By Clark Fair
Professor Popsicle, dressed warmly in a bright yellow Sierra Designs insulated jacket, black gloves, a black wool hat and trim black snowpants, cross-country skied his way out of the edge of the mixed deciduous timber toward the lake. He maintained a steady pace, his breath puffing visibly around his face, until suddenly his arms flew up and back and he began to rapidly sink out of sight.
The professor had gone through the lake ice and was now flailing in a small open area churning with slush and small blocks of ice. His breathing, which had had a machinelike evenness while skiing, now became gasping in water that was a bone-chilling 34 degrees Fahrenheit. He fought to regulate his breaths while churning in the water in order to keep his head from submerging.
Fortunately for Professor Popsicle — also known as Dr. Gordon Giesbrecht, considered the world’s leading authority on freezing to death and a professor of thermophysiology at the University of Manitoba — this is a carefully controlled scientific test. Rescue personnel are standing by, although Giesbrecht won’t accept any help until the cameras on scene have recorded his struggles and his explanations concerning those struggles.
For Giesbrecht, who helped rewrite the state of Alaska Guidelines for the Treatment of Cold Injuries in 2002, this is a teachable moment. So he stays in the water for nearly 15 minutes, demonstrating and discussing, before allowing himself to be rescued.
Nikiski Fire Department battalion chief, Greg Hyatt, attended the Sitka-based conference in which the state guidelines were revised, and he has tremendous respect for Giesbrecht’s work, particularly because Hyatt believes education is the key to avoiding cold-water disaster.
Giesbrecht, who in his tests of human endurance has become hypothermic more than 30 times, puts his own health in jeopardy in his attempt to teach others how to keep themselves alive. According to Hyatt, such “controlled danger” lends real authority to Giesbrecht’s recommendations.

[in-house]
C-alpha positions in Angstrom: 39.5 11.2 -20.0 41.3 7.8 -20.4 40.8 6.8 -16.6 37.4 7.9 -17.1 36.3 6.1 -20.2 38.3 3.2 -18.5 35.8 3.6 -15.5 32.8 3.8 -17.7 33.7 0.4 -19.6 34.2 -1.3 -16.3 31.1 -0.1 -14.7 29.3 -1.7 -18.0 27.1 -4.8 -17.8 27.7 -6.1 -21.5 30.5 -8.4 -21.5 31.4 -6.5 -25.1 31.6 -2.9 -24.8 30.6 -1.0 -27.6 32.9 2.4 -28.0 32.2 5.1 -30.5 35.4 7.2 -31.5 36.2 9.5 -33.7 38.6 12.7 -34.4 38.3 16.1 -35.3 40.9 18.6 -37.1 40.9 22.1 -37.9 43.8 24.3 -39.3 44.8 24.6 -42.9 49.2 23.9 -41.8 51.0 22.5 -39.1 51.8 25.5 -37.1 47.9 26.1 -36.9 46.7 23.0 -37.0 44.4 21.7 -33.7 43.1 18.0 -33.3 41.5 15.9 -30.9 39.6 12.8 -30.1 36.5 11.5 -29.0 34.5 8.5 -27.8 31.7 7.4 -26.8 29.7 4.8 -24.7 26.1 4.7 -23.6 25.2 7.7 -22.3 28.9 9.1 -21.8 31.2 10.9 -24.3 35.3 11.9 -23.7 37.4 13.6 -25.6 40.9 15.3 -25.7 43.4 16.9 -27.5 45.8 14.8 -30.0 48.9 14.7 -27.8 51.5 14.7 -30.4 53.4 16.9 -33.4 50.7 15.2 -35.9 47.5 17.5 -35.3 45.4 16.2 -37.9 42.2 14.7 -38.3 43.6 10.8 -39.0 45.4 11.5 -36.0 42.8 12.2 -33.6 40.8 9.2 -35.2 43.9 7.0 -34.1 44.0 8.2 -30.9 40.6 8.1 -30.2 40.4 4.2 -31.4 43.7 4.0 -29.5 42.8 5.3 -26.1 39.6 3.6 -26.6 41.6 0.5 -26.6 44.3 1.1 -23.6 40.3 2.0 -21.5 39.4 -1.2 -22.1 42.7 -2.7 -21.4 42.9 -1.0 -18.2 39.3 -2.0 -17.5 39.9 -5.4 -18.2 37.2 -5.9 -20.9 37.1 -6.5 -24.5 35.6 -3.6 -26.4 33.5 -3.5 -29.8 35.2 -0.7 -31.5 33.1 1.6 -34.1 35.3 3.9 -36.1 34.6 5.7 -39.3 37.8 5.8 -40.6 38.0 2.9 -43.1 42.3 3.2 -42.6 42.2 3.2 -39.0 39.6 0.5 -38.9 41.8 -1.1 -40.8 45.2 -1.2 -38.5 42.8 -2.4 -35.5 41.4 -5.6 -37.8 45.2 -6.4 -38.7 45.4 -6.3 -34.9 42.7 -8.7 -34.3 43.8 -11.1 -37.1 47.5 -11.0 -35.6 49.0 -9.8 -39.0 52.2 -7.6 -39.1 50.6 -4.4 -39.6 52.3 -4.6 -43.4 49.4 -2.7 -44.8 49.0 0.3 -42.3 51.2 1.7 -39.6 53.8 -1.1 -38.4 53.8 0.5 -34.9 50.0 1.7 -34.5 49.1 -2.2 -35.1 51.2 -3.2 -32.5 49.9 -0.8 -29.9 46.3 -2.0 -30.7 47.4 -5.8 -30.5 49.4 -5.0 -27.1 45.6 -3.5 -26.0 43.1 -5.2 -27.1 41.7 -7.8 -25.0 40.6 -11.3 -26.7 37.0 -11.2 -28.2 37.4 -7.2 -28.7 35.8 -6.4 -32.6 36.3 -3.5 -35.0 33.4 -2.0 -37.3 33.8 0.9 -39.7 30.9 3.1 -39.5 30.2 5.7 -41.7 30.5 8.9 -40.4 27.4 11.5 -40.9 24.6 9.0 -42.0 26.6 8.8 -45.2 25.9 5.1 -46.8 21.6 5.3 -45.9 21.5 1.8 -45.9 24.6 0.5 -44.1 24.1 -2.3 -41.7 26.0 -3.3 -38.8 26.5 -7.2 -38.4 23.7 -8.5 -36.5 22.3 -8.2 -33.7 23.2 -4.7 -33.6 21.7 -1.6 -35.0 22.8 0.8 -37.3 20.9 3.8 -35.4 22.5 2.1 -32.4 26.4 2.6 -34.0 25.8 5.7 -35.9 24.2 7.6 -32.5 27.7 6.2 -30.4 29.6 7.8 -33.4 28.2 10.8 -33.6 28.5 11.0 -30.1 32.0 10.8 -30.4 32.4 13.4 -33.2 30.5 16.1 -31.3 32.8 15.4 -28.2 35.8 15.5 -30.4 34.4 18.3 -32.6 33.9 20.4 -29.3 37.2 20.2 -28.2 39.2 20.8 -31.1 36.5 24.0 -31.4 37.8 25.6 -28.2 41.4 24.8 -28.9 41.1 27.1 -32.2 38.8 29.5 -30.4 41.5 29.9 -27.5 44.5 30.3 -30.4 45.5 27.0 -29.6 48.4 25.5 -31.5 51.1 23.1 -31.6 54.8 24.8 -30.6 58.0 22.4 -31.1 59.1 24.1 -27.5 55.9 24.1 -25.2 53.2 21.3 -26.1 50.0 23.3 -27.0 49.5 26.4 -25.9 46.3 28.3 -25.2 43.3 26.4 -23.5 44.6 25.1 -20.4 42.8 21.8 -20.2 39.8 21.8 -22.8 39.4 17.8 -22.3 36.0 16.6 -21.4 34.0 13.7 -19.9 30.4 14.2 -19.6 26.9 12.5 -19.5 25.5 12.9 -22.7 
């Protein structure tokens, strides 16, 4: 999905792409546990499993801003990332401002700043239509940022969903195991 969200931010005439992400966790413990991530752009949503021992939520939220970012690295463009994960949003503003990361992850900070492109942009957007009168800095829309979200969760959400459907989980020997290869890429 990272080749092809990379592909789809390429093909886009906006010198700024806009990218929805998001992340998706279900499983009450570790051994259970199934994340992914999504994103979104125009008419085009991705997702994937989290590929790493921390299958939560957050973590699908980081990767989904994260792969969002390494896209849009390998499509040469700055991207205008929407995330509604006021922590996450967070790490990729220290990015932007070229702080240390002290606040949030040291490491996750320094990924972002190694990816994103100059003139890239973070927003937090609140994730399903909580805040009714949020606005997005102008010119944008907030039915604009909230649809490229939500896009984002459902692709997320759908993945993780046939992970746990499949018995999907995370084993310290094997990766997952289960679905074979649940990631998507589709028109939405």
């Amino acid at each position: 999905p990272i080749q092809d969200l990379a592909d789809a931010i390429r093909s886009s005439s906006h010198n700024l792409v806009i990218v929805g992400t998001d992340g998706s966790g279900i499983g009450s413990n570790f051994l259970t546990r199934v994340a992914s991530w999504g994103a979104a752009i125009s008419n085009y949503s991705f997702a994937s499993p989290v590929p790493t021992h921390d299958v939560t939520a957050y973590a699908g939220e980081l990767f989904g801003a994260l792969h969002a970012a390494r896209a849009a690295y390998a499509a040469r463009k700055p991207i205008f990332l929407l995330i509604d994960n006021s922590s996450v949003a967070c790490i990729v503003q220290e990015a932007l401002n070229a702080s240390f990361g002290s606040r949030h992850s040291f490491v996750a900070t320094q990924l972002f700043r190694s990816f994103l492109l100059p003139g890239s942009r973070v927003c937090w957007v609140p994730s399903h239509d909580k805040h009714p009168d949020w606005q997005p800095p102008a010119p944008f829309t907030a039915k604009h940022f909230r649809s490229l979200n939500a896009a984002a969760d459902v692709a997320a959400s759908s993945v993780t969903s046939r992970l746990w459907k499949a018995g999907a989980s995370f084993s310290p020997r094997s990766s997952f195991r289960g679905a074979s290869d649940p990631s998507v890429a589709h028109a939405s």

In Alaska in November, when skiers, snowmachine riders and other winter outdoor enthusiasts are venturing out onto thin ice, Hyatt said this is a good time to begin considering safety.
According to Hyatt, who runs NFD’s dive-rescue and ice-rescue teams, there are four basic notions to consider: how to avoid going into cold water, how to survive if you do go in, how to get out and how to survive once you’re out.
Avoiding going in is crucial. There are common-sense ways to improve your odds: stay off thin ice; avoid open water whenever possible, even on snowmachines that glide over water if proper speed and angle are maintained; and especially avoid stream inlets and outlets, where a submerged person can be carried away under the ice away from the point of entry.
According to Hyatt, it’s best not to snowmachine alone, or to do any recreational activity in winter alone if traveling over ice will be involved. Ice thicknesses can vary widely, he said, depending upon the water’s current, freeze-and-thaw, springs beneath the ice and other factors.
People who do go in need to know the facts. To begin with, cold water robs heat from the human body at least 25 times faster than air does, and a person who goes into cold water experiences an initial cold shock that can kill quickly.
Cold shock can last three to five minutes, but the worst part comes right away. The cold can be so intense that it causes you to gasp, involuntarily drawing in a large breath, which can mean inhaling water if you fully submerge at first. Those who inhale water greatly reduce their chances of survival.
Otherwise, if you can keep your head above water and calm yourself enough to work through the initial hyperventilation, you will find that your breathing begins to normalize and you can think more clearly.
“If you can get your breathing under control, that shock subsides, as long as you keep your wits about you,” Hyatt said.
At that point you can think of self-rescue.
Time is still of the essence. The longer you spend in cold water — when the body shunts its main blood supply to the core for protection — the less able you are to use your arms and legs effectively.
“Dexterity goes away in the first few minutes,” Hyatt said.